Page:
number of reforms, such as allowing union members deduct political expenses
from their dues. Union officials countered they already run some of the most
transparent organizations in politics.

“Unions, by law and practice, are democratic institutions.
They are accountable to their members like members of Congress are accountable
to their constituents. Corporations operate on a completely different model,”
said Laurence E. Gold, associate general counsel for the AFL-CIO.

Gold as well as Michelle Ringuette, a spokeswoman for the
Service Employees International Union, said unions have to file campaign
spending forms with the FEC, tax filings with the Internal Revenue Service and
annual financial disclosure forms with the Labor Department. All are released

There has been disagreement among campaign finance law
observers on whether or not the Supreme Court ruling will produce a rise in
campaign spending. Ryan believes both corporation and union spending will jump
but Gross says corporations remain skittish in delving too deep into politics
because of tight economic times and shareholder scrutiny.

Like Law, Gold did not think the Supreme Court decision
would not affect the labor movement much either.

“The AFL has always been a member-driven organization and
its electoral activity has been directed towards mobilizing its own members,”
Gold said. “That won’t change. This decision does not provide any additional
means to do that.”

Both the Chamber and the AFL-CIO filed amicus briefs in the
Supreme Court case, arguing for some restrictions to be lifted from campaign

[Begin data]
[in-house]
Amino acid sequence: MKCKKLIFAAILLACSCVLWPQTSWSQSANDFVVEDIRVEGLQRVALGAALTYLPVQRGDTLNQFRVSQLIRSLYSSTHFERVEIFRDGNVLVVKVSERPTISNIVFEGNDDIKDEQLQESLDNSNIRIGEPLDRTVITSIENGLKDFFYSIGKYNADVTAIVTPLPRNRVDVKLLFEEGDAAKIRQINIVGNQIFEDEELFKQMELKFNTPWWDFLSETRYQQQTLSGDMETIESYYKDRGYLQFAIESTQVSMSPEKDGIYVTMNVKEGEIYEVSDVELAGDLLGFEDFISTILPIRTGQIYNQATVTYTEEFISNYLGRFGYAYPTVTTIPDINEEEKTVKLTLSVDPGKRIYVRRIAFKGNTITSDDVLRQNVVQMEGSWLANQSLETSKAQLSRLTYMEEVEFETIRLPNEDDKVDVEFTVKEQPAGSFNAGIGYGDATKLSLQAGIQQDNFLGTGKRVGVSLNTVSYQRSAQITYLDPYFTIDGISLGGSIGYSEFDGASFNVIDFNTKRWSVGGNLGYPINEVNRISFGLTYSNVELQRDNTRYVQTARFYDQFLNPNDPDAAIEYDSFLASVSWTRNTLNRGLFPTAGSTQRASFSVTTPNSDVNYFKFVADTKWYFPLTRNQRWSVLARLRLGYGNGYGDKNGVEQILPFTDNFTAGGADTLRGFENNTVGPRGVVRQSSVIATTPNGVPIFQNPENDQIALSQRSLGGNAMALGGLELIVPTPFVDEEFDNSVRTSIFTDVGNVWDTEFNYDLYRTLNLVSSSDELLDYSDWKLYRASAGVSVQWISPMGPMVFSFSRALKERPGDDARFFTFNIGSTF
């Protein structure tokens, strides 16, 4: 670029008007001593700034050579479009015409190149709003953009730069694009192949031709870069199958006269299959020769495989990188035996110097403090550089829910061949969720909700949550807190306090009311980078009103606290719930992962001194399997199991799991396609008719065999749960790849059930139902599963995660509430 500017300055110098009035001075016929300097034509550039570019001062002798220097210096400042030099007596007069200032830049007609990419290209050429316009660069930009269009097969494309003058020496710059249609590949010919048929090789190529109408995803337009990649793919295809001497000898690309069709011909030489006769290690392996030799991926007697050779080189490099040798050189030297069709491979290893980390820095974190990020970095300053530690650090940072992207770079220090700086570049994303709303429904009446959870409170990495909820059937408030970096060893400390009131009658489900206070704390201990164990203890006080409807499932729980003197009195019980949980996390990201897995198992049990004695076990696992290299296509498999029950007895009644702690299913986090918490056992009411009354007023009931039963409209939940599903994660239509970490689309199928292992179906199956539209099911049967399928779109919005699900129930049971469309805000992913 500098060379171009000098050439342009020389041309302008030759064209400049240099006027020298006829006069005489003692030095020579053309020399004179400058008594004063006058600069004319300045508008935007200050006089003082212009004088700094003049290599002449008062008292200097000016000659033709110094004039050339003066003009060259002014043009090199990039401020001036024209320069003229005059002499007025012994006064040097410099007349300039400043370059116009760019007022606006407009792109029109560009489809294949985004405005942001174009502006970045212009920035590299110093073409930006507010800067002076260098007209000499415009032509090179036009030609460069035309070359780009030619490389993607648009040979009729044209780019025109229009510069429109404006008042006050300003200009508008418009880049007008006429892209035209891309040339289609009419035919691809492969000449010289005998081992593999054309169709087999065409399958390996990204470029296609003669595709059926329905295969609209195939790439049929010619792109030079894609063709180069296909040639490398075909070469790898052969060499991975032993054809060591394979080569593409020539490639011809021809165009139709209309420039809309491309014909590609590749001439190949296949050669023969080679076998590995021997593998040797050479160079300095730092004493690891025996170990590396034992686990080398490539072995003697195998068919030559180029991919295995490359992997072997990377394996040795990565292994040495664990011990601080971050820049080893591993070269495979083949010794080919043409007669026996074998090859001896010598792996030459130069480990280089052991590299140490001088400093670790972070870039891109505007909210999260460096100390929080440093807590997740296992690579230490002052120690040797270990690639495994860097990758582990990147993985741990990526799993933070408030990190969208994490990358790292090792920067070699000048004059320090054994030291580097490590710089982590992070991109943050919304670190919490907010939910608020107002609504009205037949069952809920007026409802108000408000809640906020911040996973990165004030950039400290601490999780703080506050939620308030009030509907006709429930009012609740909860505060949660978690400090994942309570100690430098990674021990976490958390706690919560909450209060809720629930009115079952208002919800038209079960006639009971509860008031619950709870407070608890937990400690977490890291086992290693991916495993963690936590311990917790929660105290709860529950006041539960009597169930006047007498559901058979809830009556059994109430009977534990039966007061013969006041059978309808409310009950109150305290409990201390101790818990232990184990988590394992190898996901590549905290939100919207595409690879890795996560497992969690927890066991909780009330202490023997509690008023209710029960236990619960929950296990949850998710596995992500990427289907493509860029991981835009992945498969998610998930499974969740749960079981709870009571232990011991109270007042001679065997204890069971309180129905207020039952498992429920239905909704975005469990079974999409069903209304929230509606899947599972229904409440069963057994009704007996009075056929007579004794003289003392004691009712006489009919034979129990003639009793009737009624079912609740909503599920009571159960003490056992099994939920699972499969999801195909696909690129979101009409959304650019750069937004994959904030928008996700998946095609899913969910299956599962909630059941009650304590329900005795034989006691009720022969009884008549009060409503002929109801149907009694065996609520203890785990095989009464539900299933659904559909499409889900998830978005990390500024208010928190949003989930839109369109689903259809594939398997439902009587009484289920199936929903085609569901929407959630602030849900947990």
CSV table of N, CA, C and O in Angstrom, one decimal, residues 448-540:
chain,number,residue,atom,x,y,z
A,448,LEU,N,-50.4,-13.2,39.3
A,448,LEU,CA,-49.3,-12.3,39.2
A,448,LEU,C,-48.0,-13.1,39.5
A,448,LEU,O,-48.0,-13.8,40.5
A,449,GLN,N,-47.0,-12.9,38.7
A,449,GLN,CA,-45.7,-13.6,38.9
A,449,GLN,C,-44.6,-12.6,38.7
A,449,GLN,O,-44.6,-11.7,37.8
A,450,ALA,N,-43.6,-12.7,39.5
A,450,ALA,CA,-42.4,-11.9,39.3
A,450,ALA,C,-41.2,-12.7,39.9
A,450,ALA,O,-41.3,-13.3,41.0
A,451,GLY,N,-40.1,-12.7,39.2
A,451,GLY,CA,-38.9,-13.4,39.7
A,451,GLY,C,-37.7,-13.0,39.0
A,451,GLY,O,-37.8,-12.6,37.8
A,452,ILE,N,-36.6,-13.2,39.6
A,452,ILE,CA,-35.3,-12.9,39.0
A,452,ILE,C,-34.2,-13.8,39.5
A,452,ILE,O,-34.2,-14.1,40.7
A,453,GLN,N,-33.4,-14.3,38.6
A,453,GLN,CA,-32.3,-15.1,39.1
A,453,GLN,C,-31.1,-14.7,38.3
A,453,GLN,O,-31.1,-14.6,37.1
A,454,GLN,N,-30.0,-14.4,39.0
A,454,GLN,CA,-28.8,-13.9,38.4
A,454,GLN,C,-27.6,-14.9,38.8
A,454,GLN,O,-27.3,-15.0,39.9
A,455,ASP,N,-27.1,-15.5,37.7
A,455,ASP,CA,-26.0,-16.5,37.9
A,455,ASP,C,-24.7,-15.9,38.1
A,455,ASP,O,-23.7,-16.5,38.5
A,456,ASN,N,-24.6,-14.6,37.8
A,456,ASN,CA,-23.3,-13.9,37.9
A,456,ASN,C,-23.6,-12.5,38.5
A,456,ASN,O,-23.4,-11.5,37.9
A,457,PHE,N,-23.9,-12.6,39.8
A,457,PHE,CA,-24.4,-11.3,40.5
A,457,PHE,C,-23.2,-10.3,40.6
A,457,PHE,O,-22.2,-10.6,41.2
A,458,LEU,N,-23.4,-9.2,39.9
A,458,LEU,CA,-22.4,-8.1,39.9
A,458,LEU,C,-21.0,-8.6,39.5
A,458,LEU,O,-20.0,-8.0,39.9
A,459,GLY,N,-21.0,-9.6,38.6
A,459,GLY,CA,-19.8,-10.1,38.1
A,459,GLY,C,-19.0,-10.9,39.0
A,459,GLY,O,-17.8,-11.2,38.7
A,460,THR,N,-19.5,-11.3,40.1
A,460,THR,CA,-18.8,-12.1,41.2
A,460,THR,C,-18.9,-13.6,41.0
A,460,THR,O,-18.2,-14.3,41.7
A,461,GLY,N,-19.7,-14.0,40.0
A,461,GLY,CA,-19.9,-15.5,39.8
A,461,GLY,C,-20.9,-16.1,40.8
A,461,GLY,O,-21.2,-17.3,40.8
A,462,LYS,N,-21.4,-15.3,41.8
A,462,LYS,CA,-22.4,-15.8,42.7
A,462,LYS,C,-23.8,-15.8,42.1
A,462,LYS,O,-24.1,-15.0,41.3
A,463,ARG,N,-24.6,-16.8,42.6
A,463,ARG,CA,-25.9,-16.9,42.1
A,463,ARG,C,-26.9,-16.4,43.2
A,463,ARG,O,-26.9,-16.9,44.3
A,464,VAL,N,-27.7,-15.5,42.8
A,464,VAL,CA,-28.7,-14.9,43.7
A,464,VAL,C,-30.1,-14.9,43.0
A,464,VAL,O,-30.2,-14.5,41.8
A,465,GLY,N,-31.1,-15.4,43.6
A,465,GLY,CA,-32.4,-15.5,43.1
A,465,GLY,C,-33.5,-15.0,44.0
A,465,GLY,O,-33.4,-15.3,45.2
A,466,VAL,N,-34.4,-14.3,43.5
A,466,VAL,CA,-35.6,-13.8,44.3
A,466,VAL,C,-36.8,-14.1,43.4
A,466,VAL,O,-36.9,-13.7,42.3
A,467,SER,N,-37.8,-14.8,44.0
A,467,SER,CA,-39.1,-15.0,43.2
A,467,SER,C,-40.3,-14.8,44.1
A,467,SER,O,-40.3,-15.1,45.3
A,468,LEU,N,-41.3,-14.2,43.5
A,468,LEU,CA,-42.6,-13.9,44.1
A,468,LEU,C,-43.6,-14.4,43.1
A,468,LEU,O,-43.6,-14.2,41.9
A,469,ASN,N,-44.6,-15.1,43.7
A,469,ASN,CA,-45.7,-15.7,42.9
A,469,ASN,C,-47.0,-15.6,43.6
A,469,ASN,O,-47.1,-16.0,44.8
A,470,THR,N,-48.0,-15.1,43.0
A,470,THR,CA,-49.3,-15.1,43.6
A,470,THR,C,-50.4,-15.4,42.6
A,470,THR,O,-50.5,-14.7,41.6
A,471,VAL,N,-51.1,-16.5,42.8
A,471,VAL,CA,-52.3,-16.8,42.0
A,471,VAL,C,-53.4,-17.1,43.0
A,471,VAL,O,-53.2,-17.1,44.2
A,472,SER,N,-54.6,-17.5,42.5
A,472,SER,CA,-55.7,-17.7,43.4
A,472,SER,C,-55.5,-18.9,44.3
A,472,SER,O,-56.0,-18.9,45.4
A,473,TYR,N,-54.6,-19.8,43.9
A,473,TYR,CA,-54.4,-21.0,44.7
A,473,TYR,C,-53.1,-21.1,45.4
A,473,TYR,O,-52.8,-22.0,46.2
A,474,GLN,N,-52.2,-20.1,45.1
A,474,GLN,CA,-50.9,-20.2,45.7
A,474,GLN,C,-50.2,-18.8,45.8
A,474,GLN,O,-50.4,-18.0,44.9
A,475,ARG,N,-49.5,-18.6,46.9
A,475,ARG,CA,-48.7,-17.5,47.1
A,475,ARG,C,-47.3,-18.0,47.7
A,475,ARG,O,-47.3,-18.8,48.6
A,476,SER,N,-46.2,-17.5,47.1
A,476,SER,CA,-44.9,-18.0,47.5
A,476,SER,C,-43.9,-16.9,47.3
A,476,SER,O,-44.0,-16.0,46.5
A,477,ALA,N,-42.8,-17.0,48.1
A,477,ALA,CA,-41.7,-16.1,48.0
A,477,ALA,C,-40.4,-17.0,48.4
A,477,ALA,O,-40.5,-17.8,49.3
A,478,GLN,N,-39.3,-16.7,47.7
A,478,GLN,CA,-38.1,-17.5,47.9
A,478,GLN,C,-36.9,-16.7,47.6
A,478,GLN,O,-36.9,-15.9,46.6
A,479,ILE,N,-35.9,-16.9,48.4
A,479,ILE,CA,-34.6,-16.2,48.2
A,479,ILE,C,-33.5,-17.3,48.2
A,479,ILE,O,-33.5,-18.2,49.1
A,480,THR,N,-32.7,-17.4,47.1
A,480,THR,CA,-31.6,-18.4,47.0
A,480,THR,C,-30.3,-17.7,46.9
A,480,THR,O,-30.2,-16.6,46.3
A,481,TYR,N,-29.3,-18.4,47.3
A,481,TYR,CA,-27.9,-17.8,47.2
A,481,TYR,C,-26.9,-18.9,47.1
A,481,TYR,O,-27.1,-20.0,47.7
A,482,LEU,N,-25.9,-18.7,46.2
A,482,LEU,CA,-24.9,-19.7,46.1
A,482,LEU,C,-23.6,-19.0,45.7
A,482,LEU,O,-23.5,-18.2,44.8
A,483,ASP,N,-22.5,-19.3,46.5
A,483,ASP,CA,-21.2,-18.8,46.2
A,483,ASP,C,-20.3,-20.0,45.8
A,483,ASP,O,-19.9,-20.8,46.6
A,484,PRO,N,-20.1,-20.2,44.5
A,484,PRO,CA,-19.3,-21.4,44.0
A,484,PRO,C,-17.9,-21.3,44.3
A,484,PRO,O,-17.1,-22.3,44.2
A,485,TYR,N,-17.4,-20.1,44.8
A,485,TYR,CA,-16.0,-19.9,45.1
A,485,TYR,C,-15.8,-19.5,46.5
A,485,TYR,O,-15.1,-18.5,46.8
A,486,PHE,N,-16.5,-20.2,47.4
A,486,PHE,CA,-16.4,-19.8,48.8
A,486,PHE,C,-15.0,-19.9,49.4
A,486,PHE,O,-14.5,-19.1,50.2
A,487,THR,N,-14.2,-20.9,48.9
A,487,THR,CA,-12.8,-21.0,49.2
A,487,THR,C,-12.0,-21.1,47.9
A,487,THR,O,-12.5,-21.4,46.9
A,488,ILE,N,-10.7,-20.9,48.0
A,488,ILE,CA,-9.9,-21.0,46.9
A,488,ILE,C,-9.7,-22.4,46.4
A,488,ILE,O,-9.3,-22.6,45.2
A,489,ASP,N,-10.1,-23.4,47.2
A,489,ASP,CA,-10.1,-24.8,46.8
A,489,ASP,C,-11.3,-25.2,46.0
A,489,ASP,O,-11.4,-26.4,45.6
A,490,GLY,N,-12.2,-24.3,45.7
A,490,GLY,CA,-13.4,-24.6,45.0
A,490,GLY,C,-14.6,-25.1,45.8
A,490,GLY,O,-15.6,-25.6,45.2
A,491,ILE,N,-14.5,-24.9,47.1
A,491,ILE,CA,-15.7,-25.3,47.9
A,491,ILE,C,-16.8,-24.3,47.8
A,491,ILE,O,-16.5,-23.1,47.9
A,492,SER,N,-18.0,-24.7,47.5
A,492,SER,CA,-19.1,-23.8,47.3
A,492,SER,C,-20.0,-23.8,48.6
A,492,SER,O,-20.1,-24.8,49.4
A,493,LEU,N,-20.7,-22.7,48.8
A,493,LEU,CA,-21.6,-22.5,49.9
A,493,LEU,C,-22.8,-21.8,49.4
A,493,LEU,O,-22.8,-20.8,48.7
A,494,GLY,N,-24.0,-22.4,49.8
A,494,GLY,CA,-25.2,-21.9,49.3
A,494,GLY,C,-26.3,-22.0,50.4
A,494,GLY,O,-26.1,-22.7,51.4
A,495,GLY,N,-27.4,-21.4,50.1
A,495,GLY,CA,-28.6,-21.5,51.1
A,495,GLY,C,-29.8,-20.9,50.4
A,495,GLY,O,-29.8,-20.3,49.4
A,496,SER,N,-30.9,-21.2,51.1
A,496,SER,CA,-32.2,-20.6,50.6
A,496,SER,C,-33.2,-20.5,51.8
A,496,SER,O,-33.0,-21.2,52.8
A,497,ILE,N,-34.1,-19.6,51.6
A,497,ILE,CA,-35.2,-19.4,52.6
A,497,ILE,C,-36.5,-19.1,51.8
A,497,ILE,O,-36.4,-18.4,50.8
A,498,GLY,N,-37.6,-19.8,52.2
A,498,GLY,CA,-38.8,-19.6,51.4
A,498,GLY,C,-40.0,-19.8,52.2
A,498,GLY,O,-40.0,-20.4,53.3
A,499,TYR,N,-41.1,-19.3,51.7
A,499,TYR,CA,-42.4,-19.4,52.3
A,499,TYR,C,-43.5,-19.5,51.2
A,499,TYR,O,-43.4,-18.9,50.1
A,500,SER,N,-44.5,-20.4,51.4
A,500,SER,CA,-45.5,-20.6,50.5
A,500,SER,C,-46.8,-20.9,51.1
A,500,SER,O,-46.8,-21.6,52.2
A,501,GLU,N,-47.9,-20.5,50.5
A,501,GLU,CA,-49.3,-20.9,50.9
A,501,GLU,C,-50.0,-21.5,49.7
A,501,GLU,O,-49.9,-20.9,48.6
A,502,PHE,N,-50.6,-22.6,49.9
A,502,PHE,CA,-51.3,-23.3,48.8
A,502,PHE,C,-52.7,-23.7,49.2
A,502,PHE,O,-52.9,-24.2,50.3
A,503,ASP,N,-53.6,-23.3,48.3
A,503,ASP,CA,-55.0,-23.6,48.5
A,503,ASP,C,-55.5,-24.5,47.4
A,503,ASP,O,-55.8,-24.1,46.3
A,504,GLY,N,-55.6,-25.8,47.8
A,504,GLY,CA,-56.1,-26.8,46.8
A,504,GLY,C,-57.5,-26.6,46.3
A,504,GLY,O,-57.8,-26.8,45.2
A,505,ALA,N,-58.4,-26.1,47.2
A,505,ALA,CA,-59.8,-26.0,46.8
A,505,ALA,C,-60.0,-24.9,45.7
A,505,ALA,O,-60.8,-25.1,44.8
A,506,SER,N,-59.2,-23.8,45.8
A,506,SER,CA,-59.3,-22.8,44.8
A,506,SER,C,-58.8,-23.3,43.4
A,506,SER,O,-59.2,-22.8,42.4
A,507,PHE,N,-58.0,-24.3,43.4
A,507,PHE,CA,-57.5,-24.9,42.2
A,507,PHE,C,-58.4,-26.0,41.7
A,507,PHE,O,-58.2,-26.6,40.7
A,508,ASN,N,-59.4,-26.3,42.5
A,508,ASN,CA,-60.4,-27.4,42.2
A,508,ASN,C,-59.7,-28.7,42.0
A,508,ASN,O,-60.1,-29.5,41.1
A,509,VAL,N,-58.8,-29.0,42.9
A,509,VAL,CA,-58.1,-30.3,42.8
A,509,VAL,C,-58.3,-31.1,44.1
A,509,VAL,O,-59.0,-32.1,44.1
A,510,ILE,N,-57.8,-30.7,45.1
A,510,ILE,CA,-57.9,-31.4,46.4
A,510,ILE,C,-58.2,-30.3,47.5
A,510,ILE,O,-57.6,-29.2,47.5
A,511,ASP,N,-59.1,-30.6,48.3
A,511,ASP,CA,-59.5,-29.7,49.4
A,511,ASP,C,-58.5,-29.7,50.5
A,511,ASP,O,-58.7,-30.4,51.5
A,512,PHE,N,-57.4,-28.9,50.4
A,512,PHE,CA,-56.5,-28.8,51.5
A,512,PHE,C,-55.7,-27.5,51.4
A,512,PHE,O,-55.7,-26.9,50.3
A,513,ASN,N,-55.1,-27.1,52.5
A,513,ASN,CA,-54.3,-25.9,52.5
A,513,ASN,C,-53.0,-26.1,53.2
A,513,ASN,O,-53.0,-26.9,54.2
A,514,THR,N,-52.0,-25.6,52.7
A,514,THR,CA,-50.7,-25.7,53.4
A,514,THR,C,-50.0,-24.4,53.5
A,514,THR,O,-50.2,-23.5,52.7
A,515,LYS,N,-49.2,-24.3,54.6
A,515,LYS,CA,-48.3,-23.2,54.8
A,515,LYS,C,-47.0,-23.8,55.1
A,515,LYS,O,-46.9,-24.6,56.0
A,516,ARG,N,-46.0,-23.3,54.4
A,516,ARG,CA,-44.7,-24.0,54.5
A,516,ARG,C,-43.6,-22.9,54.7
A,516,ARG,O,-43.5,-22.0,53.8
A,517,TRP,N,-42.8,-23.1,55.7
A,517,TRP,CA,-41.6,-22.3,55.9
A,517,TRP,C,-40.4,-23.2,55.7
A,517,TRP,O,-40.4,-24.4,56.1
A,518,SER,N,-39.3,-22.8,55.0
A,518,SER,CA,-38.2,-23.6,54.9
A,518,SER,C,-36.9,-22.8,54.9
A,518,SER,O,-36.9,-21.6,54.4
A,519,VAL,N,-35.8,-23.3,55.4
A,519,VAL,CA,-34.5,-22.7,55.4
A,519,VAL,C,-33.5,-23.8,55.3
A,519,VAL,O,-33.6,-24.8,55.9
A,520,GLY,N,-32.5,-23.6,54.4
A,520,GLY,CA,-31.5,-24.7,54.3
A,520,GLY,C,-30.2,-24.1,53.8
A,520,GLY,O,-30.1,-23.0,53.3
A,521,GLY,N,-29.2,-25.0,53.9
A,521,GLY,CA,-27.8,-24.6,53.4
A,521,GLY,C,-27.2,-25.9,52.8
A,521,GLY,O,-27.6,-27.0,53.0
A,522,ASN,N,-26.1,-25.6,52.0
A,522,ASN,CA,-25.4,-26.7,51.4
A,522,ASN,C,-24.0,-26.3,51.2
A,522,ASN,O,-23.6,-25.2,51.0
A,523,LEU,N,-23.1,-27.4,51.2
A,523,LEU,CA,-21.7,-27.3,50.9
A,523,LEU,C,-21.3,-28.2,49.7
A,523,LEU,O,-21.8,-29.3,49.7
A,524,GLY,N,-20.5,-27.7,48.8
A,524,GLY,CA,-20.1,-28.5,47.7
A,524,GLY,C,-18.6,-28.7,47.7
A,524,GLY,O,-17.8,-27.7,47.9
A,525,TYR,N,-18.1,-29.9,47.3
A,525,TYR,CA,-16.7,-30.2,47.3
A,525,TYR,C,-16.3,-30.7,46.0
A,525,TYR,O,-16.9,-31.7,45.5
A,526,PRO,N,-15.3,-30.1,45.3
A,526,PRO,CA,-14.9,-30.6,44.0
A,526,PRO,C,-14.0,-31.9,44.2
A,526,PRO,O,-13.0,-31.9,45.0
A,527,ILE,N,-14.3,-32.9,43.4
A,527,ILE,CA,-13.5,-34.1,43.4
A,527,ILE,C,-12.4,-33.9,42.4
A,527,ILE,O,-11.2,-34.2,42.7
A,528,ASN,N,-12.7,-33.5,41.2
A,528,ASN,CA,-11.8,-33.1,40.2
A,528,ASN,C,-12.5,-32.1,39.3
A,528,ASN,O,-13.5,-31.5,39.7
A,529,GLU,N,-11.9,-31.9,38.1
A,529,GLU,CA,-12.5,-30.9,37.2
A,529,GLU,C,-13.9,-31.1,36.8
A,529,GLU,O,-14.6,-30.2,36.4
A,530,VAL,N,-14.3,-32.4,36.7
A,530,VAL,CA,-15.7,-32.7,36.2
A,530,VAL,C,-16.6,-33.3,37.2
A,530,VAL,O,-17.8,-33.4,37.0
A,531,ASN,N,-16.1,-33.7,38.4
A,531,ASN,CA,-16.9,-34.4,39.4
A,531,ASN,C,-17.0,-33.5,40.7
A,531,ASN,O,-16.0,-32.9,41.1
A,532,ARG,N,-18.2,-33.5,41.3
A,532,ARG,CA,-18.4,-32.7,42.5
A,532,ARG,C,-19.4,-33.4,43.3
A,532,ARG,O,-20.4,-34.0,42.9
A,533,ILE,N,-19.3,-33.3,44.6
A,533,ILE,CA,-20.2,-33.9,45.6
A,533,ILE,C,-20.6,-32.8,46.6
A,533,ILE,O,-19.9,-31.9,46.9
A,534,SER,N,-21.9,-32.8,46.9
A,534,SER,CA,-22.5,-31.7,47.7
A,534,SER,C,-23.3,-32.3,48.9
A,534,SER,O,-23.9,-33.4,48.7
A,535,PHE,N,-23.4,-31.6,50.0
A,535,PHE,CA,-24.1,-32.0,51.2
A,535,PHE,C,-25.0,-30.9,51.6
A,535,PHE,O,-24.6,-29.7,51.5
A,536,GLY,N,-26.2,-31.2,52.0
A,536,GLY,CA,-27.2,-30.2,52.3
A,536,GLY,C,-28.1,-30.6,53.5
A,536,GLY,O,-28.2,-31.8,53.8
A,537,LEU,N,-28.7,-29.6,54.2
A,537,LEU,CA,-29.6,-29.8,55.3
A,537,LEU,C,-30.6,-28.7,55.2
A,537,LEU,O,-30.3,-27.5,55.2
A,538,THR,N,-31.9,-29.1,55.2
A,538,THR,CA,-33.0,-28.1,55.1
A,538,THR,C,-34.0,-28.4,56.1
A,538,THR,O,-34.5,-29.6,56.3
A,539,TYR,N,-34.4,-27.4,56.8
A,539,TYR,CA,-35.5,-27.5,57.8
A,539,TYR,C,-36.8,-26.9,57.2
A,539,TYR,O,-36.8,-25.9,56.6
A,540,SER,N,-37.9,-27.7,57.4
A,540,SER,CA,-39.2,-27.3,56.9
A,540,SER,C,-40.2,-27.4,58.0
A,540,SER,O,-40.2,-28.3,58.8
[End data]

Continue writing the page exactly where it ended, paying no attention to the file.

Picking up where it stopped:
Nevertheless, Democrats are working on legislation to
counteract the Citizens United decision. A proposed legislative framework by
Rep. Chris Van Hollen (D-Md.) and Sen. Charles Schumer (D-N.Y.) concentrates on
increasing disclosure from corporations, such as filing all their campaign
donations and expenditures with the Federal Election Commission.

“The legislation being crafted
by Congressman Van Hollen and Senator Schumer ensures greater
accountability and transparency for all groups who make political
expenditures, including businesses, unions, and third party groups,”
said Doug Thornell, senior advisor to Congressman Chris Van Hollen
(D-MD). “The Supreme Court’s ruling in Citizens United has the
potential to wreak havoc on our democratic process. When elections are
inundated with special interest money, we need to make sure voters know
who is delivering and paying for the message.”

But Law counters that while the framework calls for more
disclosure from companies, it does not go after unions to the same degree.

“The list of comparable reforms for union political spending
is simply an acid test for how balanced and non-political Congress really
intends to be in tackling this issue,” Law said. “Right now, the fact that two
campaign committee chairmen are leading the charge, and their proposal is
designed to do minimal harm to their most generous political benefactor,
suggests that the legislative campaign is just a lay-up for Congress’
reelection campaign.”

Tags Chuck Schumer Paul Ryan